Homeshuling

Homeshuling


Why I send my children to Jewish day school, part I’ve-lost-count

posted by Homeshuling

zoesyrup.jpgI teach Kindergarten at the day school in our town, where my children attend Kindergarten and Second grade. On Tu B’shevat, we began a science unit about trees. As a culminating activity, this week we tapped two sugar maple trees, and have been gathering gallons of sap to boil down for maple syrup. I’m not sure I’ve ever seen my students more excited than the moment when we tapped the first tree and the sap literally burst out of the hole, like a horizontal Old Faithful.

The trees are on the periphery of the parking lot we share with the synagogue. I showed  the Religious School director, the tapped trees, which are gushing with more sap than we can possibly use in the Gan. 
“I wish we could do something with these in our school,” she sighed. “But what’s Jewish about it?”
As a day school educator, almost everything is Jewish about this experience. Reciting a shehecheyanu when we have our first syrup of the season, using the syrup to make treats for our Purim baskets, and just the sheer wonder of God’s creation. But that’s because I have the luxury (and I do mean luxury) of spending 35 hours a week with my students. We can weave Judaism into almost everything we do, if we choose to.
For our supplementary school director, who is a fine educator, it’s not so simple. If her teachers see children for only four hours a week, can she justify spending an hour of that time collecting and boiling down sap? Even if it’s one of the high points of a child’s year? Probably not.
Just another reason I’m sold on Jewish day school for my children’s elementary school years. I’ve written about some others here, and here, and here.
mapletree.jpg
Which is not to say that we only do Jewish…
lion.jpg
(although we did compare Chinese New Year celebrations to Jewish New year celebrations.)
Have you chosen Jewish day school for your children? Or have you chosen another route? I’d love to hear about your choices, and why/how you made them. Leave a comment, why don’t you?


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Michelle

posted March 4, 2011 at 7:04 am


If I could teach at your school I would be unable to resist sending Froggy there as well



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Sarah Buttenwieser

posted March 4, 2011 at 7:05 am


Everything is Jewish, huh, Amy?
I loved this, especially the idea that everything is really, everything. Time is the gift that allows you to figure it out for yourself rather than have something jammed into you/told to you/deemed important. Lovely.



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Hillary

posted March 4, 2011 at 8:01 am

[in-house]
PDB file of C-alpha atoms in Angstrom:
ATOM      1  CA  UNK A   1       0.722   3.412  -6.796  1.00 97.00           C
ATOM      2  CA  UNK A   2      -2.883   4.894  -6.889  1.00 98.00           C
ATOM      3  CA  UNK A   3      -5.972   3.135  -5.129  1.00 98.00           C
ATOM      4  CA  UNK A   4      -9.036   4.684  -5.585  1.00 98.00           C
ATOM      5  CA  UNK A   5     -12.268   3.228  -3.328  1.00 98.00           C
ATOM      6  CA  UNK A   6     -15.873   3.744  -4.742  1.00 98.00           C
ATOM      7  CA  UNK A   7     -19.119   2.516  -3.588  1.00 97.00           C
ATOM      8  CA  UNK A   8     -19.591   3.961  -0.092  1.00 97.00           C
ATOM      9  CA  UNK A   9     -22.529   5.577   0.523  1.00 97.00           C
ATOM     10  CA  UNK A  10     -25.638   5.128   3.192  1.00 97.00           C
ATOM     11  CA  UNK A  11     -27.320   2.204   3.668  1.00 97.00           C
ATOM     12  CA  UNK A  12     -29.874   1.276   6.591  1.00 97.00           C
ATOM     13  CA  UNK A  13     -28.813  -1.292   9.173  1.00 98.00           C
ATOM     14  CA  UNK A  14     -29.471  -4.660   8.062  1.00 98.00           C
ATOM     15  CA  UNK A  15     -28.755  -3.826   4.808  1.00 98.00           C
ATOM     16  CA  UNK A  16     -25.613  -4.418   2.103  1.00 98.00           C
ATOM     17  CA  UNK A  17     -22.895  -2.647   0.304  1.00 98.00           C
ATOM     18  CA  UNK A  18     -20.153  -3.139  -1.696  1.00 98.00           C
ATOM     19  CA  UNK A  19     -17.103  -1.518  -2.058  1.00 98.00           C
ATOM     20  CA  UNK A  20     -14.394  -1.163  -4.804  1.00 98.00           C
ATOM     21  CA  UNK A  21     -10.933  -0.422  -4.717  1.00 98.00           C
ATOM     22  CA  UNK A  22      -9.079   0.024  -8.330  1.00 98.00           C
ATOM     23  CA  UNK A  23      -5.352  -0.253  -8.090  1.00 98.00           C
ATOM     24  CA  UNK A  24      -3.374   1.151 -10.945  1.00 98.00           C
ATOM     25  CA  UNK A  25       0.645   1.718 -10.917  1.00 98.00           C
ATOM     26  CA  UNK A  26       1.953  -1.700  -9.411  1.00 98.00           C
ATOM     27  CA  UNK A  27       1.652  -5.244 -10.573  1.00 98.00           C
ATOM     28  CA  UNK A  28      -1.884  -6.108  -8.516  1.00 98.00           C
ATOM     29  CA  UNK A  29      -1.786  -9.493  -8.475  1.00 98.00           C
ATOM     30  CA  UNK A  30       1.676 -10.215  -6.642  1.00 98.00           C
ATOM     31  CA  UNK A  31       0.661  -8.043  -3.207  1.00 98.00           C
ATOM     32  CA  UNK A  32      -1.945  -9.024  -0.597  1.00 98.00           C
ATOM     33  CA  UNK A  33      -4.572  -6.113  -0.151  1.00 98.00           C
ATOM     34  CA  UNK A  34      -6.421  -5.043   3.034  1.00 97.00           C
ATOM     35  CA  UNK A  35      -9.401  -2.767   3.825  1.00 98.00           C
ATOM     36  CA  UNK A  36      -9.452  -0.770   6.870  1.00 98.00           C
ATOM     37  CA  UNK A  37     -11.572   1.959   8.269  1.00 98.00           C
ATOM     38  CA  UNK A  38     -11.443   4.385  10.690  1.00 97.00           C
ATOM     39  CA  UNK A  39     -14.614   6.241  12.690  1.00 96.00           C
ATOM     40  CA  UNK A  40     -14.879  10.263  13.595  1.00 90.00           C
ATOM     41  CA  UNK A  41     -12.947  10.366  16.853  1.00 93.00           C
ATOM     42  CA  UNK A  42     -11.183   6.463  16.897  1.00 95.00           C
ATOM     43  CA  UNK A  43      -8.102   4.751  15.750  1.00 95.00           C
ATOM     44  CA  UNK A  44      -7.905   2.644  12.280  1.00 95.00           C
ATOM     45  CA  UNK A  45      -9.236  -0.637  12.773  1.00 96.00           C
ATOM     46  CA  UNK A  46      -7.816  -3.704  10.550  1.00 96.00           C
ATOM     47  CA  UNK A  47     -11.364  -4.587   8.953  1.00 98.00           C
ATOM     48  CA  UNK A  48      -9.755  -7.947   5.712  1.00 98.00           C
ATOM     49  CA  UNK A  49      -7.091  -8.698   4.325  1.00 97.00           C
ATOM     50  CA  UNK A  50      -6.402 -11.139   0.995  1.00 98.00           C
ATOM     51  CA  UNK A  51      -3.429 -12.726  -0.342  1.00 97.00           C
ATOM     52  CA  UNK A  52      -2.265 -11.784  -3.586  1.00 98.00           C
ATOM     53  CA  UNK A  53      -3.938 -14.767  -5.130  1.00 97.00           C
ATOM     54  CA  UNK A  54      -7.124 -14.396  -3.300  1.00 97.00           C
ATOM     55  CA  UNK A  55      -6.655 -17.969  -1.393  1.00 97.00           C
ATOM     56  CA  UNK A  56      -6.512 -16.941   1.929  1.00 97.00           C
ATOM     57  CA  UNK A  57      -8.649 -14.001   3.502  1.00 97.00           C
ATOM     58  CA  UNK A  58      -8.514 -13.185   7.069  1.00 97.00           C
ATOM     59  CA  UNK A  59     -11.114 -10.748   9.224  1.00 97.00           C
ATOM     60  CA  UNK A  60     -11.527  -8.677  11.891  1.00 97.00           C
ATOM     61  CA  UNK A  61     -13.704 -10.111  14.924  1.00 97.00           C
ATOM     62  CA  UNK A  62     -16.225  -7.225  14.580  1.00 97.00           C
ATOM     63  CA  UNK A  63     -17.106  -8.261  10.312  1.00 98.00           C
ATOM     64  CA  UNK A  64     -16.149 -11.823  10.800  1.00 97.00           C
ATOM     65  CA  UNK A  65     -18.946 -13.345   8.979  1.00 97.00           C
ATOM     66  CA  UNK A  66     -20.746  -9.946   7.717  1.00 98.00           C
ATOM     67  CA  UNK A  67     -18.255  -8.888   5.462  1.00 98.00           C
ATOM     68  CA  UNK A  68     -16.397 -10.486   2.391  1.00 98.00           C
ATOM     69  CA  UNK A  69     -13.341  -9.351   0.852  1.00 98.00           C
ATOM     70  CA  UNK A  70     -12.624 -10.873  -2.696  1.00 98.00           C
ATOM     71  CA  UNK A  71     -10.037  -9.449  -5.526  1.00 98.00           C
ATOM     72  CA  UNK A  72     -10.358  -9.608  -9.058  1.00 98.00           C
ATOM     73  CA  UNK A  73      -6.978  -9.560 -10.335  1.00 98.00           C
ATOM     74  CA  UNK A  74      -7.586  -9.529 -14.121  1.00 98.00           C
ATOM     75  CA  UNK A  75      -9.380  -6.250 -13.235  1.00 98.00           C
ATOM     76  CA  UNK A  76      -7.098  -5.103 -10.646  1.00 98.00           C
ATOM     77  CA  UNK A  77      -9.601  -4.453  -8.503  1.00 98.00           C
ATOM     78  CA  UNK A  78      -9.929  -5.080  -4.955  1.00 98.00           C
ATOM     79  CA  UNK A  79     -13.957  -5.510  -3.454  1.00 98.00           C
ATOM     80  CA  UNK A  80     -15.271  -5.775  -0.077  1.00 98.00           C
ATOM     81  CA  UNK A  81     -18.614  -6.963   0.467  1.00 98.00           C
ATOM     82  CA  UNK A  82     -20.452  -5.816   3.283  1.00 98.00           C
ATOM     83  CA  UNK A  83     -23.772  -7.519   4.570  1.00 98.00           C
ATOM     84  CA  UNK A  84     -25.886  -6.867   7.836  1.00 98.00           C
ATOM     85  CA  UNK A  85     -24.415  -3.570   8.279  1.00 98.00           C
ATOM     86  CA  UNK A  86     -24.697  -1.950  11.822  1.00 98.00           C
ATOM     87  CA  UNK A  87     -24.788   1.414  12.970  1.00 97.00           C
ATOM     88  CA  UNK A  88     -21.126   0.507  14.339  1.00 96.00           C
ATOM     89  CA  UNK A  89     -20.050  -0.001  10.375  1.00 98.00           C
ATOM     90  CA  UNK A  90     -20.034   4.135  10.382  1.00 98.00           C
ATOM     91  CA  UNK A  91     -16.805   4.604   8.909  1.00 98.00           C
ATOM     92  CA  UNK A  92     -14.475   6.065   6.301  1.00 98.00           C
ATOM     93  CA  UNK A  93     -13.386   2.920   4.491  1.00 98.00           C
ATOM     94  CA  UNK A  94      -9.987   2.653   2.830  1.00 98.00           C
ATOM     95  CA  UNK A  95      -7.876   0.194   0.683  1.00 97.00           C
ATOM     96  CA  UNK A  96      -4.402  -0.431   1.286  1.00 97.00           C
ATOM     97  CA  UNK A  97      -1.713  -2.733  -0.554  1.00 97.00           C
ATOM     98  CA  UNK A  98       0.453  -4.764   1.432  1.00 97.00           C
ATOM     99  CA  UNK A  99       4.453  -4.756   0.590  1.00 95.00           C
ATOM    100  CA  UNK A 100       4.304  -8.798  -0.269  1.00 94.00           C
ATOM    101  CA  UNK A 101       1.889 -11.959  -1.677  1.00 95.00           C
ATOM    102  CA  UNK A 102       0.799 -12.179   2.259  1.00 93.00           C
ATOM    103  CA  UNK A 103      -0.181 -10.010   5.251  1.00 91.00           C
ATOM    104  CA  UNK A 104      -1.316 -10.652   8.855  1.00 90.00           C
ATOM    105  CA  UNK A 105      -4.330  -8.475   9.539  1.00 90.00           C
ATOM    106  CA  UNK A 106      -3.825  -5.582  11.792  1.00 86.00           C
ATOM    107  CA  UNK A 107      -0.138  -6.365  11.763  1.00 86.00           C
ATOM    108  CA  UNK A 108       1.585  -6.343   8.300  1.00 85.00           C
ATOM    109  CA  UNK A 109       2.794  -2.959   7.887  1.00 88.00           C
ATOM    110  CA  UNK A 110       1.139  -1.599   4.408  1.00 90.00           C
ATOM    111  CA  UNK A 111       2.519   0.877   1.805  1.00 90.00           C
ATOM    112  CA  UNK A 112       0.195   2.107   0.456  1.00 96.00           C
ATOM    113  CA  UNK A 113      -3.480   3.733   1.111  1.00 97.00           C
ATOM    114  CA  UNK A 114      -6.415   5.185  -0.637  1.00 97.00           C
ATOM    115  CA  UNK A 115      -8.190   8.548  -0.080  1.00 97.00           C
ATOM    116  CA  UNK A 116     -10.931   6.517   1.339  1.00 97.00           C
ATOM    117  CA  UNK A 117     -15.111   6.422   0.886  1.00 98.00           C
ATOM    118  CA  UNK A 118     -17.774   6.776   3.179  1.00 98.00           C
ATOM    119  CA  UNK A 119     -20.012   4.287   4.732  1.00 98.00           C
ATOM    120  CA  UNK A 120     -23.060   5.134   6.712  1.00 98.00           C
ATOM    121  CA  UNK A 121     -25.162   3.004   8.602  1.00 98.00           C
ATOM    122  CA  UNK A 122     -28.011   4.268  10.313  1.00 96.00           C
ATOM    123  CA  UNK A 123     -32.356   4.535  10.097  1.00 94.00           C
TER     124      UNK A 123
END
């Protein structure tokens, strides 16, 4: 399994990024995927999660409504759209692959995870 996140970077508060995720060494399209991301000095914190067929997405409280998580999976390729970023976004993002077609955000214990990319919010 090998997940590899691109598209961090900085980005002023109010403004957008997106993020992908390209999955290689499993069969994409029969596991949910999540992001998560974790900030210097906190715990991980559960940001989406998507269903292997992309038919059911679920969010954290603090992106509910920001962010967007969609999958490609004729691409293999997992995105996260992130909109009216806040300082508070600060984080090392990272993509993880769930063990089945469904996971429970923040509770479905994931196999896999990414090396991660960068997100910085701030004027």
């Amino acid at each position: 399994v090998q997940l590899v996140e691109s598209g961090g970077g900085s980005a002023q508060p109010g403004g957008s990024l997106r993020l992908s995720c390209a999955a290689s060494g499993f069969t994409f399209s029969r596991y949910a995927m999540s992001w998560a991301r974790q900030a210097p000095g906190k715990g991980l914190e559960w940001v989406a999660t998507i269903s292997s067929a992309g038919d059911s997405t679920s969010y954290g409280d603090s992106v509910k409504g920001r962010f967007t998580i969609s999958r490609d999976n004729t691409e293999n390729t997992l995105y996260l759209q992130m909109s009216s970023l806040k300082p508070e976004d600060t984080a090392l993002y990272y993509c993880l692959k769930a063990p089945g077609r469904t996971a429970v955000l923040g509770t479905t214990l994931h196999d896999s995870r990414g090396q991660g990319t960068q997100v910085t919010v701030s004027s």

We’ve chosen to send our children to Jewish day school (my son is in second grade and my daughter will start kindergarten there next year), and although we make a lot of financial sacrifices to do it, my husband and I have never regretted our decision.



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Kat Johnson

posted March 4, 2011 at 8:18 am


I would love LOVE to send my kids to Jewish Day school…but our Eliahu academy closed just as my oldest was starting kindergarten. It was a huge blow to our community, and has left a gaping, Gan-sized hole. Unfortunately, not many Jewish families here wish their children to attend full-time Jewish school. Its left us without much choice.



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Enid

posted March 4, 2011 at 8:20 am


I wish there was a Day school where a live.



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Amy Gutman

posted March 4, 2011 at 8:48 am


What Sarah said. :-)



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EdibleTorah

posted March 4, 2011 at 9:31 am


Excerpted from this post (http://www.edibletorah.com/2009/10/16/scenes-from-simchat-torah/):
The high point of Simchat Torah came, for me, before the big song and dance number. Just before the ark is opened, many congregations participate in what I can only describe as a prayer version of “button button, who’s got the button.” A series of blessing “soundbites” – single lines from various prayers – are sung by various individuals around the room, and then rest of congregation sings the same line back. There’s no pre-arranged selection of readers. People just shout it out when the mood strikes.
In the middle of listening to our skilled congregants, I heard a young voice call out one of the lines. It was only halfway through this that I realized the singer was my 9 year old son. “Who’s been teaching this kid?!?” I joked out loud, to nobody in particular. Confident and proud, he sang a phrase I had never heard before in a tune that was unique to this particular day in the Jewish calendar.